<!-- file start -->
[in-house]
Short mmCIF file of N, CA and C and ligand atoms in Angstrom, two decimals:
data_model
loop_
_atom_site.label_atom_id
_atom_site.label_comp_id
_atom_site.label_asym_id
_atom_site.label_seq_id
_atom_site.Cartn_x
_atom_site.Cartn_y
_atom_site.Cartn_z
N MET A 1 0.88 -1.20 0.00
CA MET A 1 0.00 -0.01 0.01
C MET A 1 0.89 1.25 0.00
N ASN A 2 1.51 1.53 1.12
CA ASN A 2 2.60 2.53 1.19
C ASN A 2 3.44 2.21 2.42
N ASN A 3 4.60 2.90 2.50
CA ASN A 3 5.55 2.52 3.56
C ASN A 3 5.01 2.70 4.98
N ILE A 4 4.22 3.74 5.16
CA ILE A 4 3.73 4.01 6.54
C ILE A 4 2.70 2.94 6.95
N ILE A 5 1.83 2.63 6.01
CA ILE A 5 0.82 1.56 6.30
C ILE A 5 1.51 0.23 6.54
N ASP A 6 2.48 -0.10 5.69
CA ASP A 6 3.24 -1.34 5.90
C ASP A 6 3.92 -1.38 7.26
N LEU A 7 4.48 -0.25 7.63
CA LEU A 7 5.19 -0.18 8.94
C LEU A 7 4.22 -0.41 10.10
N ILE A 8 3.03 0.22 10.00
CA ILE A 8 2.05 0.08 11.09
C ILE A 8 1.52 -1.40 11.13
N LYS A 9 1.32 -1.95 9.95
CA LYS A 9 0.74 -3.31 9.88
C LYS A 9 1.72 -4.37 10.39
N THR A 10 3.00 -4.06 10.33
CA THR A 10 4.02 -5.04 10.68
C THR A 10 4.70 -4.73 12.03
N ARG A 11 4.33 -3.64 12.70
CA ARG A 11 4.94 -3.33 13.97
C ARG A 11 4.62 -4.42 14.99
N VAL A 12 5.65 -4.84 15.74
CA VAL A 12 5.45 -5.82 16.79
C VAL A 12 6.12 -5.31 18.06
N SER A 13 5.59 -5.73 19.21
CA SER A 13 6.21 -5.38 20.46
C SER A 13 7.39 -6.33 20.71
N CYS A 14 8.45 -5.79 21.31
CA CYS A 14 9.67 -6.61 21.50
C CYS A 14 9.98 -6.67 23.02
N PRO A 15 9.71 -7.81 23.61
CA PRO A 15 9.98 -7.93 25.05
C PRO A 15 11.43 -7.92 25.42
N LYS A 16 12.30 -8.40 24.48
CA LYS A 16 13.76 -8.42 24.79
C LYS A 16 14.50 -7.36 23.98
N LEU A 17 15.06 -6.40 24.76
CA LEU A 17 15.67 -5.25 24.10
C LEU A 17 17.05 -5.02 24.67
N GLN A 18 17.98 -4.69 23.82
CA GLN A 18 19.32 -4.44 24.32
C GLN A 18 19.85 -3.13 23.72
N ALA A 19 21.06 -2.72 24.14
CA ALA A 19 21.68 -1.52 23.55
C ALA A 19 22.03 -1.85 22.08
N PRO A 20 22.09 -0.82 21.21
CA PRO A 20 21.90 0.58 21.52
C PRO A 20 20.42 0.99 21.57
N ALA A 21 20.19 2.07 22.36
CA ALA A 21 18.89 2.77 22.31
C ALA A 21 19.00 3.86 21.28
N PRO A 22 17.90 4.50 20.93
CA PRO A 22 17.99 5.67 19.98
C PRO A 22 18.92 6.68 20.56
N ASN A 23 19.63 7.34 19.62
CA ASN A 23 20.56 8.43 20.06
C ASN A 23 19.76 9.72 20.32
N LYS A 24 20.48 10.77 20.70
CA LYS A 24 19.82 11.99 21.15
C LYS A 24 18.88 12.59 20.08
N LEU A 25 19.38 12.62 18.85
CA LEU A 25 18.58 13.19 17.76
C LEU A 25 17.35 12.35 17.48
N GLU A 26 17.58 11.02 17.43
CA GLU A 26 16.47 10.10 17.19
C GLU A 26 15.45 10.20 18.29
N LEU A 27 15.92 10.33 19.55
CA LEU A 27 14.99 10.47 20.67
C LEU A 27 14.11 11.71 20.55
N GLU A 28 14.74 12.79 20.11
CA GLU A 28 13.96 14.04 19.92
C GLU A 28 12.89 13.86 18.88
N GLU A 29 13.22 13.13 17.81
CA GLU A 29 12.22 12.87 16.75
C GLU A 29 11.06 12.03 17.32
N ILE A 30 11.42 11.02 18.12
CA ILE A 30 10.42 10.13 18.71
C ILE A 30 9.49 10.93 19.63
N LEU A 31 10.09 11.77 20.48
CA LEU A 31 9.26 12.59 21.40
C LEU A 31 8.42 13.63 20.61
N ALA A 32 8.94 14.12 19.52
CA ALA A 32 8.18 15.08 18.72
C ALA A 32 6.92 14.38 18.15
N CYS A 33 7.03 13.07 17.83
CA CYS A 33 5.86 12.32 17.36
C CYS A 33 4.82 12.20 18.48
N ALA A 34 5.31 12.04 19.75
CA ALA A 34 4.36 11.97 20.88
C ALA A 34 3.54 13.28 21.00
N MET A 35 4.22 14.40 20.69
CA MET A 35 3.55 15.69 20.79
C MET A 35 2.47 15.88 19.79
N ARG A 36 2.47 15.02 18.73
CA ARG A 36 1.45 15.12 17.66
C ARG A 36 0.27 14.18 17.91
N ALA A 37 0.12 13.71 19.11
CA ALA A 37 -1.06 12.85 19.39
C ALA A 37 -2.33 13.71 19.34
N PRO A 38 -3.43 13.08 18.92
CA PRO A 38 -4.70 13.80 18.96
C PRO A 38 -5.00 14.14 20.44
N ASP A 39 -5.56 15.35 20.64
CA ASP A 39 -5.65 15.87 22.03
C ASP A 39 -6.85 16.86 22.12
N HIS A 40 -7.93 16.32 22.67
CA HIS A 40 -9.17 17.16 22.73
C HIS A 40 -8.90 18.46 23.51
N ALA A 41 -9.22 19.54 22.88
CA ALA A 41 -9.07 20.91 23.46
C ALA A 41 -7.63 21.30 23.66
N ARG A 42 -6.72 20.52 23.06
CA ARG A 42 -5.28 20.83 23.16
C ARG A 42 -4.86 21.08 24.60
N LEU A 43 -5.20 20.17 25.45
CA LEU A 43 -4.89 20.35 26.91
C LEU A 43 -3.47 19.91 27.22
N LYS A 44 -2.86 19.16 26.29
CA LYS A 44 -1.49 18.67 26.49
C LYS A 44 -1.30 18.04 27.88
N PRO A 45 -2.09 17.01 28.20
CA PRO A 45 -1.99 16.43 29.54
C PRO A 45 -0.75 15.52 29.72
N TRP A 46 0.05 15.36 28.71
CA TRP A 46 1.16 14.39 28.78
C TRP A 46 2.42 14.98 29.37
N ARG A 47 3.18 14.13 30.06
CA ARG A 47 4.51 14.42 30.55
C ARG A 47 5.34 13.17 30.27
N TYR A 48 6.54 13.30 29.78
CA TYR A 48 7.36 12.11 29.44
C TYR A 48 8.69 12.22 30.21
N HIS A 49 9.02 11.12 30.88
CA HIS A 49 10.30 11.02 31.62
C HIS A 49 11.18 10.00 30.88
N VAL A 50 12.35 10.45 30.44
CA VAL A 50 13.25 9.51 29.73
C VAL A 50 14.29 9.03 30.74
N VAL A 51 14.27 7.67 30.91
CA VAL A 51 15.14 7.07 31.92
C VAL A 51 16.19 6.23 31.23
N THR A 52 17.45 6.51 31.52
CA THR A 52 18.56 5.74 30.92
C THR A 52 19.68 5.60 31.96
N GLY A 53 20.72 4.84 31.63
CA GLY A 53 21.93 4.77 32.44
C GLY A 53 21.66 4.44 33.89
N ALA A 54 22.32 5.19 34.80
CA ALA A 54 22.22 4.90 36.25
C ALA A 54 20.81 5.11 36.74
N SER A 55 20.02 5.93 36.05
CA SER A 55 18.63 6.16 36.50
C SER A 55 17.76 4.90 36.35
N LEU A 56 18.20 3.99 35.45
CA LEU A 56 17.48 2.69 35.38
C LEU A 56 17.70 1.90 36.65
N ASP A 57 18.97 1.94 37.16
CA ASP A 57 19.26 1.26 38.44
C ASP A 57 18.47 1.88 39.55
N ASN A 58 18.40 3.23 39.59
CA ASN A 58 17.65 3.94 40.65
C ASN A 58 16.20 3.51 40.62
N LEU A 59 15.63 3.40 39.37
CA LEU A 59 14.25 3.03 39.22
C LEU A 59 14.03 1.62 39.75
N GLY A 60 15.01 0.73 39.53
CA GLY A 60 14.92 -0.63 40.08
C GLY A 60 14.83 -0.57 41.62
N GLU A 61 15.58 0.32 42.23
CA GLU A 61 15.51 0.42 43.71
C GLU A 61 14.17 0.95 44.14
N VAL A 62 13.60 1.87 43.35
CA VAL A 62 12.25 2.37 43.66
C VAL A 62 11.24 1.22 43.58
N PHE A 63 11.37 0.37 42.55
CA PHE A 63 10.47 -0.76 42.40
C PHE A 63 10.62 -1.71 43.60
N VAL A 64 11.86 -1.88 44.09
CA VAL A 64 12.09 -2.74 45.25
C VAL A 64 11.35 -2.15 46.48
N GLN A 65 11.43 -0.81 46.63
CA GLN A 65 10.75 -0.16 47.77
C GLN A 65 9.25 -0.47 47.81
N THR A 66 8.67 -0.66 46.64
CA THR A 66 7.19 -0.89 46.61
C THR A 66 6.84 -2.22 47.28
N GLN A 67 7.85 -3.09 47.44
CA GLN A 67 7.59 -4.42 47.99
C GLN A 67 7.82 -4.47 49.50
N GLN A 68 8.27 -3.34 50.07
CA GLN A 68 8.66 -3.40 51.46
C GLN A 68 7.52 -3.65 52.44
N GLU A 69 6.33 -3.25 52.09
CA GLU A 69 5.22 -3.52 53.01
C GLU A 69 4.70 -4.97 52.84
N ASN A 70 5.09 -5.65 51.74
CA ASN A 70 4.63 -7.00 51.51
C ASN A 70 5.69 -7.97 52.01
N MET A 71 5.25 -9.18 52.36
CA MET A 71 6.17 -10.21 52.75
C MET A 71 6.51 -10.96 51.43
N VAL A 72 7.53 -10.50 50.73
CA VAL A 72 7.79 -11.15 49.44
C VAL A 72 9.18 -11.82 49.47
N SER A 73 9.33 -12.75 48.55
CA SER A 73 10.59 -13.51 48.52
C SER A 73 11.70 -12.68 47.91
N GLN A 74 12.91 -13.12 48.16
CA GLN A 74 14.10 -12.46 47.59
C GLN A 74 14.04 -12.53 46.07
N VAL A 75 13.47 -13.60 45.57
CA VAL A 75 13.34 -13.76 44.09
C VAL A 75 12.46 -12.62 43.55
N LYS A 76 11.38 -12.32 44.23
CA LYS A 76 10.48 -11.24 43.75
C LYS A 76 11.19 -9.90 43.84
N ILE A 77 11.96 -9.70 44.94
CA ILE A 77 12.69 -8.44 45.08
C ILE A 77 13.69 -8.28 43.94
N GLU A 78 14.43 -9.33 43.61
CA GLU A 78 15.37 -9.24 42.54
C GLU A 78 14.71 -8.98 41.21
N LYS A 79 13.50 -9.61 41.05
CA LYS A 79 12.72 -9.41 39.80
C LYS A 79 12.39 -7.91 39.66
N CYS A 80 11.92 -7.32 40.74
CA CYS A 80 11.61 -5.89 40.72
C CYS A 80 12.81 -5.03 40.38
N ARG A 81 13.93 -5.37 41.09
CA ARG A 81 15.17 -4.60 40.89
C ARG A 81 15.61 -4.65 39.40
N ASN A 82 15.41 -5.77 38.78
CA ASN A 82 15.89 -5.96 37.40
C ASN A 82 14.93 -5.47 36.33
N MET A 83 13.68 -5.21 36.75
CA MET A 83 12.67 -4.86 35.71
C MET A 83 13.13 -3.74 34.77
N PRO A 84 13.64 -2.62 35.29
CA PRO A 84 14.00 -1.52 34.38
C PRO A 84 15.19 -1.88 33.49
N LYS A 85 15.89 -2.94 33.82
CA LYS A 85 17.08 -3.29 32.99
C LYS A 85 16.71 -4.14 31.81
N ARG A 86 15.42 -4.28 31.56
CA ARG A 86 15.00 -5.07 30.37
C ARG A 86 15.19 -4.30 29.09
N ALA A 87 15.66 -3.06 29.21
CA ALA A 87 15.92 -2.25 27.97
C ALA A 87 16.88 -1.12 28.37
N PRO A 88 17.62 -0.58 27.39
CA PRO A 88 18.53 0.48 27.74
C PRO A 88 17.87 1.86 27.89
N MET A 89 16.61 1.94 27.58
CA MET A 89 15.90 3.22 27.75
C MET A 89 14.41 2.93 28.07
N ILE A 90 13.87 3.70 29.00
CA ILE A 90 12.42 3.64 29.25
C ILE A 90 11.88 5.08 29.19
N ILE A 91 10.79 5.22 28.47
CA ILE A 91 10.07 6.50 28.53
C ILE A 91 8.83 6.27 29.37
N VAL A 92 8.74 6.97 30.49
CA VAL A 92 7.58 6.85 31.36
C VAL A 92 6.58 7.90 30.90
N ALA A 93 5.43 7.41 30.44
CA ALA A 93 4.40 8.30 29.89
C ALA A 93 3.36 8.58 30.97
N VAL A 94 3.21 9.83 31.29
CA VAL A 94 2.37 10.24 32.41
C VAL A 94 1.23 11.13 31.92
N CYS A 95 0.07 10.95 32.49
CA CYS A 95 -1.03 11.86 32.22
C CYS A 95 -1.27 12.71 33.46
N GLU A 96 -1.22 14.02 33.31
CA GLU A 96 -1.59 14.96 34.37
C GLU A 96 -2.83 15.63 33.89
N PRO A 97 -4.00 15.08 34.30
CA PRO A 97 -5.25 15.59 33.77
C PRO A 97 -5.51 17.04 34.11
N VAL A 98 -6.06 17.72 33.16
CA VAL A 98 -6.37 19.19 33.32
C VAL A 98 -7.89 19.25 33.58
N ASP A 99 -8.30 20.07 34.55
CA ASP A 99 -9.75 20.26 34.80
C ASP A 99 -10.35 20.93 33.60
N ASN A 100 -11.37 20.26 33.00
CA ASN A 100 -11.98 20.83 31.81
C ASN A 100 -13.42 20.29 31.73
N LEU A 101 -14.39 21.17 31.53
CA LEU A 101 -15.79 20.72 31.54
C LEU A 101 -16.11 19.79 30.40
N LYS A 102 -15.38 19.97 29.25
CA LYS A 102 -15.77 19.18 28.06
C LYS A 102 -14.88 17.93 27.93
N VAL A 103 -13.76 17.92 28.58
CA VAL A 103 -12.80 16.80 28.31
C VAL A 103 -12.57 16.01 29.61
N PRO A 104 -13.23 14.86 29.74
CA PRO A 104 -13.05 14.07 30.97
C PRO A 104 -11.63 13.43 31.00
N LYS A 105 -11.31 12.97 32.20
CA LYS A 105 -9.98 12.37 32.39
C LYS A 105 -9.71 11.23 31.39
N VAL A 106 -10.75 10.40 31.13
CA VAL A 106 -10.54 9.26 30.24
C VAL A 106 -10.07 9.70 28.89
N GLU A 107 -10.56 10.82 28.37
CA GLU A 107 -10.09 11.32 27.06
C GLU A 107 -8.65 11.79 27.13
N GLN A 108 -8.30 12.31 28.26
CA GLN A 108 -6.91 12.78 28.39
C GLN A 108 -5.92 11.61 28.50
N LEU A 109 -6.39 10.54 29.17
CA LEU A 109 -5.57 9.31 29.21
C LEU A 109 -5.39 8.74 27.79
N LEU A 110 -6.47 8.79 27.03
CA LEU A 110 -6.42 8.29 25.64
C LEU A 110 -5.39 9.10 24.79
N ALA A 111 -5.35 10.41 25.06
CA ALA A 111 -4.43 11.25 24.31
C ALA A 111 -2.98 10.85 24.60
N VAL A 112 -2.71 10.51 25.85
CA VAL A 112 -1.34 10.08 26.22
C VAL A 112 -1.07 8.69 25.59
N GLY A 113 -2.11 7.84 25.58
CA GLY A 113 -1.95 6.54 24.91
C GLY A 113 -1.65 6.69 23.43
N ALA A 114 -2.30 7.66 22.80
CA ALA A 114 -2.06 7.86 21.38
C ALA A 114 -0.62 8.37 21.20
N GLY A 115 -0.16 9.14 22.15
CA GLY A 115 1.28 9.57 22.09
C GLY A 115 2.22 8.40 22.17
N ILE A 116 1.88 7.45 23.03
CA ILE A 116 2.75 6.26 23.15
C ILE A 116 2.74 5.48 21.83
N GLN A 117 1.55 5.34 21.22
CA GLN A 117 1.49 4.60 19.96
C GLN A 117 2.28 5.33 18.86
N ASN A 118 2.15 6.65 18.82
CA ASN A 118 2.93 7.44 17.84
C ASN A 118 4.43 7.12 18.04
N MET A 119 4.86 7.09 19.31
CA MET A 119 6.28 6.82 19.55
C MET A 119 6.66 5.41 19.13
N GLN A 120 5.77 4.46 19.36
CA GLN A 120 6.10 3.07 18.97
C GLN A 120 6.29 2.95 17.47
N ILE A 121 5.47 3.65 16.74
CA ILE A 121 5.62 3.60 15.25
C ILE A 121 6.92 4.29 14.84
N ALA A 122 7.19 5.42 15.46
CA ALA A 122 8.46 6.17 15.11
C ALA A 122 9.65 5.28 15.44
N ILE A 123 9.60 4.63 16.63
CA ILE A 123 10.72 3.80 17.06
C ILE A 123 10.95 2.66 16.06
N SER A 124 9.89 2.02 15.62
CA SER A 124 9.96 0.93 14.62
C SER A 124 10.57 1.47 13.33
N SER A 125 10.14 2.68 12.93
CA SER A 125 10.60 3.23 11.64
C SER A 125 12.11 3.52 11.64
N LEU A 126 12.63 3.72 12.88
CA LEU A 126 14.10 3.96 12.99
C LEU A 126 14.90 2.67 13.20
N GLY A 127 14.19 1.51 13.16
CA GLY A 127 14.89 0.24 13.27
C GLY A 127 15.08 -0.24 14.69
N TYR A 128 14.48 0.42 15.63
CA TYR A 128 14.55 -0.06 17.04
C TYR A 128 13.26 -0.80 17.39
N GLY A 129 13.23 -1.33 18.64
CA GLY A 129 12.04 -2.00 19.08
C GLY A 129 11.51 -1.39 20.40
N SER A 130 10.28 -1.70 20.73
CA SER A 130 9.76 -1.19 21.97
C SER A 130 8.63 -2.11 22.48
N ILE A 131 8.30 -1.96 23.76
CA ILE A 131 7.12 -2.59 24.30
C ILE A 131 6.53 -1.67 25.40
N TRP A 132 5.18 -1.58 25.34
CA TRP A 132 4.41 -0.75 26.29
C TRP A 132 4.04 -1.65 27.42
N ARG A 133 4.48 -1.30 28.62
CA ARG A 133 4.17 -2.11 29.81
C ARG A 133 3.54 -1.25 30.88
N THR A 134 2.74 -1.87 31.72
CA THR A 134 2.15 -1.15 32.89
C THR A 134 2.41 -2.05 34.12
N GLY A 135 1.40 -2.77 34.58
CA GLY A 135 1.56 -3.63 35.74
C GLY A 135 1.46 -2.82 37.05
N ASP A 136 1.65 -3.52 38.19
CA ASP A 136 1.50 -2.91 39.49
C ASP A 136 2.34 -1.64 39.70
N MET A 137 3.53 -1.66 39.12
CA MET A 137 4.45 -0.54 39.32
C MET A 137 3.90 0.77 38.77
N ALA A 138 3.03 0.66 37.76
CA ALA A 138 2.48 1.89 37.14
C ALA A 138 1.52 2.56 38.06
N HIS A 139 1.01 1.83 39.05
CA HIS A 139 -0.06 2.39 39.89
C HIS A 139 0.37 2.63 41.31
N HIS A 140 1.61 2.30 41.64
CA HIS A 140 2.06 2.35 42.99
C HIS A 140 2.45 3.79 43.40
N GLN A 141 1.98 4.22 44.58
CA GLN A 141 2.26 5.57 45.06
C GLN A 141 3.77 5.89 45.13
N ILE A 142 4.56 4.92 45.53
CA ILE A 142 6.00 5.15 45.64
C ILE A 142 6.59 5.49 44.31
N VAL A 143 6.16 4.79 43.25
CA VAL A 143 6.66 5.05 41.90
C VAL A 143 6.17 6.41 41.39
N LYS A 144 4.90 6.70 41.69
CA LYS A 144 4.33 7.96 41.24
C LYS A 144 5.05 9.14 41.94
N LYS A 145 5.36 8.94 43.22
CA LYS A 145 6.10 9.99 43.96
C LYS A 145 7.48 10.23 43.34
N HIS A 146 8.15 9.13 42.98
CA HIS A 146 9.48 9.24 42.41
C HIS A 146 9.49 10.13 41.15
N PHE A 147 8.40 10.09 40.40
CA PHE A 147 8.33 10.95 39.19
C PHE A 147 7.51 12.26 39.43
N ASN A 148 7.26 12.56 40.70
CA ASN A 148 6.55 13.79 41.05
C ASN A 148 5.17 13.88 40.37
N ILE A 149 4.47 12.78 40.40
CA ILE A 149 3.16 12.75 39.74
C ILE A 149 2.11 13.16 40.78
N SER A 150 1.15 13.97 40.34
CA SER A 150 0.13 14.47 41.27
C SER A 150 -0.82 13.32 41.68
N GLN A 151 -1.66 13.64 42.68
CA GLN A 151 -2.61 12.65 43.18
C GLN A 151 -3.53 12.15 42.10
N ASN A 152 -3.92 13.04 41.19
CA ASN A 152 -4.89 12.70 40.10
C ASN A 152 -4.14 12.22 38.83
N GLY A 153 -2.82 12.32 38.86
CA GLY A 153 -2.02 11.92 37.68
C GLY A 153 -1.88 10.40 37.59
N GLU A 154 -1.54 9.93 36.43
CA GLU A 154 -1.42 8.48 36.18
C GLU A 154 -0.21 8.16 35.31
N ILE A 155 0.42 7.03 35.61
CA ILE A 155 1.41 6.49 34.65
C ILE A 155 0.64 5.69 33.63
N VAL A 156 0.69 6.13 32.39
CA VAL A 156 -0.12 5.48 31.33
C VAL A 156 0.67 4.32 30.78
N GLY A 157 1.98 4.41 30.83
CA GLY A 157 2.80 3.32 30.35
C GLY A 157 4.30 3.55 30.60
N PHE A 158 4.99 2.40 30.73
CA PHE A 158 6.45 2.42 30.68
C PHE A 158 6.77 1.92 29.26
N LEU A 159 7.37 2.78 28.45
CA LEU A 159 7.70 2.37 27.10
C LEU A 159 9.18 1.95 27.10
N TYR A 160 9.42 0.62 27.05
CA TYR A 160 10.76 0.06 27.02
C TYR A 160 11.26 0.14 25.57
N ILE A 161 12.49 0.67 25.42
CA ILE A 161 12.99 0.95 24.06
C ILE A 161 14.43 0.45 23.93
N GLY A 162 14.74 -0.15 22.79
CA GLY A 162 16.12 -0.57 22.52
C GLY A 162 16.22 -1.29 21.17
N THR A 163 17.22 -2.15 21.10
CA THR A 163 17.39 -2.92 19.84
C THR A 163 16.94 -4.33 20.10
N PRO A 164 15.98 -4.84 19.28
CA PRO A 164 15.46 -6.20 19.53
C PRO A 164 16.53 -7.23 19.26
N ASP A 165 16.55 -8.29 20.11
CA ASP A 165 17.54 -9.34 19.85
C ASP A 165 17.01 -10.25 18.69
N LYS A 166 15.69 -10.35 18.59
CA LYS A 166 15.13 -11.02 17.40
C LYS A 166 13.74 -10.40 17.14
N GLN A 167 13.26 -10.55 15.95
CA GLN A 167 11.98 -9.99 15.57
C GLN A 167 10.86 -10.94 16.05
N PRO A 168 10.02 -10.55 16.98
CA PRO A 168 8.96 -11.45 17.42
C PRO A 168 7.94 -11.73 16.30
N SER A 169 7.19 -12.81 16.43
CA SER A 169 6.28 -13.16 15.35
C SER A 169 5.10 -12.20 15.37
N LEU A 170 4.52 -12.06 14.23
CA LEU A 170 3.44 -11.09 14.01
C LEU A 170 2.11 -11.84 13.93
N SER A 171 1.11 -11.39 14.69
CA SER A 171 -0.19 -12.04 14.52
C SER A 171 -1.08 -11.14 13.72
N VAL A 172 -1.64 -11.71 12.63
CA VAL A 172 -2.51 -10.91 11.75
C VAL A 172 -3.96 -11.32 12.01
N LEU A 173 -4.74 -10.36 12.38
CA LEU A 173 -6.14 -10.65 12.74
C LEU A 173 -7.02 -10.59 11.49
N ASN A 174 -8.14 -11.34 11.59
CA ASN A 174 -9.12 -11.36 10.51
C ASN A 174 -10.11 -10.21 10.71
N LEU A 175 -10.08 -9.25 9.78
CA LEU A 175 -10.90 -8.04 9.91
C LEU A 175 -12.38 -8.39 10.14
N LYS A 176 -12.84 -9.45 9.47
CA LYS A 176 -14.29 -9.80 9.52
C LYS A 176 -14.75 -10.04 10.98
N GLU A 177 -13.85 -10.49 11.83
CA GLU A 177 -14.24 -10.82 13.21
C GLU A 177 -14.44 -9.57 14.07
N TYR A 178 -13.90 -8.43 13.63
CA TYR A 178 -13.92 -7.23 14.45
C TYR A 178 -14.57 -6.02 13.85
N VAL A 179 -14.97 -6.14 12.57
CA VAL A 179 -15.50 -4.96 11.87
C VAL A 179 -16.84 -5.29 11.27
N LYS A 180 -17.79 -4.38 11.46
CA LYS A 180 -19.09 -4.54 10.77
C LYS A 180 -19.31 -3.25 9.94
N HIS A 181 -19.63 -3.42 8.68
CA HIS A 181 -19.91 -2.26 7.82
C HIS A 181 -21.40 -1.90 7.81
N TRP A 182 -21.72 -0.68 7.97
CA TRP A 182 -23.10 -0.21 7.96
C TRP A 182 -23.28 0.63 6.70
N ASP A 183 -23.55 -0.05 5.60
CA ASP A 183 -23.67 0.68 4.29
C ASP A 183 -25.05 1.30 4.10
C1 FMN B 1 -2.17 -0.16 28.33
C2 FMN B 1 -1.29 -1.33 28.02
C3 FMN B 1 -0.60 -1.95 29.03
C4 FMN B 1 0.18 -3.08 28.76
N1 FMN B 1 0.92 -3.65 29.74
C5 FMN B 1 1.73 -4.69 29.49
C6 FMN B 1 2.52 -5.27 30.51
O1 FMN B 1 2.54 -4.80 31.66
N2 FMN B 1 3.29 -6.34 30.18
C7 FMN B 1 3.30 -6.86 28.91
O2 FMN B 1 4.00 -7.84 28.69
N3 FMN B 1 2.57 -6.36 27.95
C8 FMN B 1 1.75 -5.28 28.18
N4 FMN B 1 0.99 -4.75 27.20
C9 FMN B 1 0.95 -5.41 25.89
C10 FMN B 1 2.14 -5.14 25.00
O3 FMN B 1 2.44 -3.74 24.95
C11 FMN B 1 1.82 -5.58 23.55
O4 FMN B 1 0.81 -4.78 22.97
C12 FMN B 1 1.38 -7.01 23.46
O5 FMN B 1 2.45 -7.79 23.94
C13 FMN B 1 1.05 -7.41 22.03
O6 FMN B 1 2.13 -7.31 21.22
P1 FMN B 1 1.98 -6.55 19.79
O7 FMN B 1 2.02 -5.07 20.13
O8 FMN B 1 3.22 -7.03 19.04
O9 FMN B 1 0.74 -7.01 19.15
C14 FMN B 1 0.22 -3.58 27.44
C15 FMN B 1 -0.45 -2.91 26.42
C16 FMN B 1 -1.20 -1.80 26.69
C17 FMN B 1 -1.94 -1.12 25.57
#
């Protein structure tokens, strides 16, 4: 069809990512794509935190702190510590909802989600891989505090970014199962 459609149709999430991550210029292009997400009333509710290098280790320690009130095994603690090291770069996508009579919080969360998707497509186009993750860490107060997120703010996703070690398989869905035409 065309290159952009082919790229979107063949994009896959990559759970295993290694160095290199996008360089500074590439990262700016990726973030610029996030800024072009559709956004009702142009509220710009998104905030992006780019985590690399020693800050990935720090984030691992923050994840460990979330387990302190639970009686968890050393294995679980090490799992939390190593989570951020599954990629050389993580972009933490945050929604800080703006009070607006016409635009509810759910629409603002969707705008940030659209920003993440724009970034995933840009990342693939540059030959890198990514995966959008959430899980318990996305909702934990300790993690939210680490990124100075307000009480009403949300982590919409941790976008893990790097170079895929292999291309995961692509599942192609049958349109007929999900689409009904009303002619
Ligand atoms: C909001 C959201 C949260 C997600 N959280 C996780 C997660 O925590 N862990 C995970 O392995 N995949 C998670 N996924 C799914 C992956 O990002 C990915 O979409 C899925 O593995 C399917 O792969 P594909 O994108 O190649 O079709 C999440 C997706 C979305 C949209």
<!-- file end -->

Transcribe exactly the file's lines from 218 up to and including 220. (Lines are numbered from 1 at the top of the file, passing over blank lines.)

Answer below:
C GLU A 69 4.70 -4.97 52.84
N ASN A 70 5.09 -5.65 51.74
CA ASN A 70 4.63 -7.00 51.51